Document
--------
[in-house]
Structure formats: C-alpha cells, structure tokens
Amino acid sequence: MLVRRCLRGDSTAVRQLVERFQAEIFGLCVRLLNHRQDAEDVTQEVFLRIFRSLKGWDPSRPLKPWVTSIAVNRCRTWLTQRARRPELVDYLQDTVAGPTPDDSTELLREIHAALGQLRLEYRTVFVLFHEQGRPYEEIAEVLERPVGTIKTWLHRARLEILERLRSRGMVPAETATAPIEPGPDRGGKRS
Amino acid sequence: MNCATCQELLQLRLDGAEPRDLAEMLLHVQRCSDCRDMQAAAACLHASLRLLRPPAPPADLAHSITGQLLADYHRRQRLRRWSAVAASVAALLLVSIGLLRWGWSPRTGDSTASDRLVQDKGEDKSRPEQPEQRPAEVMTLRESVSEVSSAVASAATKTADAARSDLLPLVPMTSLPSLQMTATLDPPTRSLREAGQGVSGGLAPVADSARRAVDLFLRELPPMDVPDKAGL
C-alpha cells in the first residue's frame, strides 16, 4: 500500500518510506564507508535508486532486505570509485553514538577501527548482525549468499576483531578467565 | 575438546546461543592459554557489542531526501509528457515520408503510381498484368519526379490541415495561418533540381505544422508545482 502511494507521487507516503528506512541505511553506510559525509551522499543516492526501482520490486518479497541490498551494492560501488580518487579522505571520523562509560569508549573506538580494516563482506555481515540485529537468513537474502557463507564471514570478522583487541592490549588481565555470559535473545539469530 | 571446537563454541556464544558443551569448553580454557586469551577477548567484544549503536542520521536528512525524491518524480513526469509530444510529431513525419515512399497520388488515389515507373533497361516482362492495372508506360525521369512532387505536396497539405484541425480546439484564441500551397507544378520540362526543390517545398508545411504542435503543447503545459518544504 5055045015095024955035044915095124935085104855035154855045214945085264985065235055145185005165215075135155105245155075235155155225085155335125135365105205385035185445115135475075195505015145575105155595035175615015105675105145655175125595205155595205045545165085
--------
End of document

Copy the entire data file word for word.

[in-house]
Structure formats: C-alpha cells, structure tokens
Amino acid sequence: MLVRRCLRGDSTAVRQLVERFQAEIFGLCVRLLNHRQDAEDVTQEVFLRIFRSLKGWDPSRPLKPWVTSIAVNRCRTWLTQRARRPELVDYLQDTVAGPTPDDSTELLREIHAALGQLRLEYRTVFVLFHEQGRPYEEIAEVLERPVGTIKTWLHRARLEILERLRSRGMVPAETATAPIEPGPDRGGKRS
Amino acid sequence: MNCATCQELLQLRLDGAEPRDLAEMLLHVQRCSDCRDMQAAAACLHASLRLLRPPAPPADLAHSITGQLLADYHRRQRLRRWSAVAASVAALLLVSIGLLRWGWSPRTGDSTASDRLVQDKGEDKSRPEQPEQRPAEVMTLRESVSEVSSAVASAATKTADAARSDLLPLVPMTSLPSLQMTATLDPPTRSLREAGQGVSGGLAPVADSARRAVDLFLRELPPMDVPDKAGL
C-alpha cells in the first residue's frame, strides 16, 4: 500500500518510506564507508535508486532486505570509485553514538577501527548482525549468499576483531578467565 | 575438546546461543592459554557489542531526501509528457515520408503510381498484368519526379490541415495561418533540381505544422508545482 502511494507521487507516503528506512541505511553506510559525509551522499543516492526501482520490486518479497541490498551494492560501488580518487579522505571520523562509560569508549573506538580494516563482506555481515540485529537468513537474502557463507564471514570478522583487541592490549588481565555470559535473545539469530 | 571446537563454541556464544558443551569448553580454557586469551577477548567484544549503536542520521536528512525524491518524480513526469509530444510529431513525419515512399497520388488515389515507373533497361516482362492495372508506360525521369512532387505536396497539405484541425480546439484564441500551397507544378520540362526543390517545398508545411504542435503543447503545459518544504 5055045015095024955035044915095124935085104855035154855045214945085264985065235055145185005165215075135155105245155075235155155225085155335125135365105205385035185445115135475075195505015145575105155595035175615015105675105145655175125595205155595205045545165085